UNITED by Technology: A New Medication Safety Program at the VA

Paul Heidenreich, MD

Like many other tools, technology can be used for good or ill, to enlarge gaps between people or to bridge them. But for Paul Heidenreich, MD, professor of cardiovascular medicine (and, by courtesy, of health research and policy at the Palo Alto Veterans Affairs Health Care System), technology can be used to create a "community of practice."

Heidenreich serves as vice chair for clinical, quality, and analytics in the Department of Medicine and is currently heading the MedSafe project, sponsored by the VA’s Quality Enhancement Research Initiative, which seeks to improve medication safety.

This aspect of medicine needs improvement. In 2011, 12 percent of veterans were prescribed a potentially inappropriate new medication with an incidence of six percent per year. Heidenreich explains that this happens for various reasons: Patients may be inappropriately prescribed a high-risk medication or be on a high-risk medication without appropriate lab monitoring. “Our systems are not such that we can catch that or realize it happened every time,” he says.

Interventions to improve safety

The VA has initiated programs to improve medication safety. The interventions come in various forms, from educating physicians about risks, to writing draft medication or lab test orders for physicians to sign, to reaching out to patients to remind them about needed tests or medications. While a variety of these interventions have been implemented, they lacked a way to measure their effectiveness. This is where Heidenreich’s project comes in.

“One of our goals was to look at all the interventions the VAs in different states were using, see which sites were most effective and had the best safety records, and then note what were they doing to manage things,” he states.

To that end, his group designed MedSafe, which is government-funded and set to run for five years with access to all patient records within the VA system. The VA serves more than 8.9 million veterans at 168 VA Medical Centers and 1,053 outpatient clinics each year. Data about all patients is tracked and can be fed back to the various hospitals and clinics.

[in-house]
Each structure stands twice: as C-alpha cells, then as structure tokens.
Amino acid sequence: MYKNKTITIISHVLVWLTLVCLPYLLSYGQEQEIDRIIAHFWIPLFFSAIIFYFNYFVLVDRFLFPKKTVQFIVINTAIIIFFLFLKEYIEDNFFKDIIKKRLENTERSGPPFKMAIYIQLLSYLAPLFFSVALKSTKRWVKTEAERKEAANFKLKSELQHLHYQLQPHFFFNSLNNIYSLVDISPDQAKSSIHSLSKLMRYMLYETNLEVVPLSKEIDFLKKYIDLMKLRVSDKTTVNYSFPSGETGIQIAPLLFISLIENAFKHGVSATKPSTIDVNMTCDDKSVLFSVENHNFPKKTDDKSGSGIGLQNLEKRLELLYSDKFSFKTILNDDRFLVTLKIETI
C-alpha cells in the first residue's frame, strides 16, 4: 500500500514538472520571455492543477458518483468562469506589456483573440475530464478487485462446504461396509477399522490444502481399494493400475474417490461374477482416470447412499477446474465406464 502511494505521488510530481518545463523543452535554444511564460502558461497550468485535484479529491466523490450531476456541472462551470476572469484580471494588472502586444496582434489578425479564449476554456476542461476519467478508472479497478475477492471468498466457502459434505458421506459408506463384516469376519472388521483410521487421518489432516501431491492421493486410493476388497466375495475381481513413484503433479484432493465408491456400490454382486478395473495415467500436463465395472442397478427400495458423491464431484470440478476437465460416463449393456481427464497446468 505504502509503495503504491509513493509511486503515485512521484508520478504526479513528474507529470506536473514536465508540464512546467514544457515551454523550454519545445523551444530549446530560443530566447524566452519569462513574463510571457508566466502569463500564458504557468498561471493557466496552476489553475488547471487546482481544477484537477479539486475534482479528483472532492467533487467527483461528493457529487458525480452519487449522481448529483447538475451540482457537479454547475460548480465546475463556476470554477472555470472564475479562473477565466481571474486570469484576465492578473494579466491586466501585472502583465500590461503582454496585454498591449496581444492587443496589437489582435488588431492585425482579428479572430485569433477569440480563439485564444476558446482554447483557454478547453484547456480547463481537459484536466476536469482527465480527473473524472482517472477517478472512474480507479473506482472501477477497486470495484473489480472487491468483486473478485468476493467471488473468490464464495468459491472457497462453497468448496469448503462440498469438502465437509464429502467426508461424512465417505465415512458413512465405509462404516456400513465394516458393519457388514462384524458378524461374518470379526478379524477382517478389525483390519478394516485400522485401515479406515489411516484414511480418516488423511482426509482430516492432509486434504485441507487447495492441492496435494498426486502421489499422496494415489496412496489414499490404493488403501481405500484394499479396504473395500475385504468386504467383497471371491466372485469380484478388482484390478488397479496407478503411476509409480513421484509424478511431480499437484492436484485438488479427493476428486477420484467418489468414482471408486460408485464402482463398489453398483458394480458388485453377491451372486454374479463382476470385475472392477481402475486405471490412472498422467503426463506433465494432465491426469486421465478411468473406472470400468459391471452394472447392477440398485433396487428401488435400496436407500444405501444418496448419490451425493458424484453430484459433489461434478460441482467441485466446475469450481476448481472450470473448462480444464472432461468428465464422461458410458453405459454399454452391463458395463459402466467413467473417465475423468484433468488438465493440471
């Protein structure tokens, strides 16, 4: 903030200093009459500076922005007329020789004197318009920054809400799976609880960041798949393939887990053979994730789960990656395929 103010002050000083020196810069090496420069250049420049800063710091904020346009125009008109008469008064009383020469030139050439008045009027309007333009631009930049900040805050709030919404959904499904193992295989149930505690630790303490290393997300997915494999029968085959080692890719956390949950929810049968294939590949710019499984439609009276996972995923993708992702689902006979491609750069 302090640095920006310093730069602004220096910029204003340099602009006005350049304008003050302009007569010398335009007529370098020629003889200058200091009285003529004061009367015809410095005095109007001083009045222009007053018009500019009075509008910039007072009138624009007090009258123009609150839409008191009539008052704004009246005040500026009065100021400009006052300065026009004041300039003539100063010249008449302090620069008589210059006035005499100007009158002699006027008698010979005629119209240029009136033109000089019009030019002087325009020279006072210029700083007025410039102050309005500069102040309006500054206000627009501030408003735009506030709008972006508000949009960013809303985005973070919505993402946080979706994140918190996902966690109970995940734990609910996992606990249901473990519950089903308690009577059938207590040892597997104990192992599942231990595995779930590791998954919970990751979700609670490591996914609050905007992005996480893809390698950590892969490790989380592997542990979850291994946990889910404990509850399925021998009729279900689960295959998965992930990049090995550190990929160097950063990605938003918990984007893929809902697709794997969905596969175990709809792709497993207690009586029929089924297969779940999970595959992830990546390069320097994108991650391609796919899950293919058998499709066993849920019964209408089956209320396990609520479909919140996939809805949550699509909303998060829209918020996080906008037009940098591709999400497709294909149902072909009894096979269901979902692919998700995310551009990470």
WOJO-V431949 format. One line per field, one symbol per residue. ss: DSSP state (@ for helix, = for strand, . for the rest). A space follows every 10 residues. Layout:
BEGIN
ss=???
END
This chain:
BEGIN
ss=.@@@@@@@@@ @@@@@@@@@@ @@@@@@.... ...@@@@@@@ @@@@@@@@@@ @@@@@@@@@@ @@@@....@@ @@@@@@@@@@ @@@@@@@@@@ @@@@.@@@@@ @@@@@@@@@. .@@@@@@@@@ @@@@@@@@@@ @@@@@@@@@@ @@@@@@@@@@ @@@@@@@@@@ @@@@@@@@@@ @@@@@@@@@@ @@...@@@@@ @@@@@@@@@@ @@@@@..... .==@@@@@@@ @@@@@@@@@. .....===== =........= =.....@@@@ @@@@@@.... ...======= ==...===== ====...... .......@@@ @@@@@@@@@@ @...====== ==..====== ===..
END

The project consists of three subprojects. While Heidenreich’s group studies the effectiveness of various interventions, another group is putting the interventions (suggestions, orders, etc.) into the electronic dashboard so physicians and hospital staff can immediately access the information. A third subproject, headed by Mary Goldstein, MD, a professor of medicine at VA Palo Alto Health Care System, focuses on developing “clinical decision support (CDS)” integrated with the dashboard to guide providers through the process of implementing the interventions.

“In addition to updating the knowledge bases to newer evidence and guidelines, we are linking the CDS to a clinical dashboard,” Goldstein states. “For example, if a patient with diabetes is out of range for glucose control, our CDS system will generate recommendations for the primary care team.”  

The project is too new to have conclusive data, but Heidenreich expects the “more active, targeted, interruptive interventions” to be the most effective. On a past project they “found that physicians were for the most part very willing to receive a draft order for a diagnostic test,” and he believes that the same will hold true for this CDS project, which plans to provide recommendations for medications and lab tests.

improving patient SAFETY is also important to operations people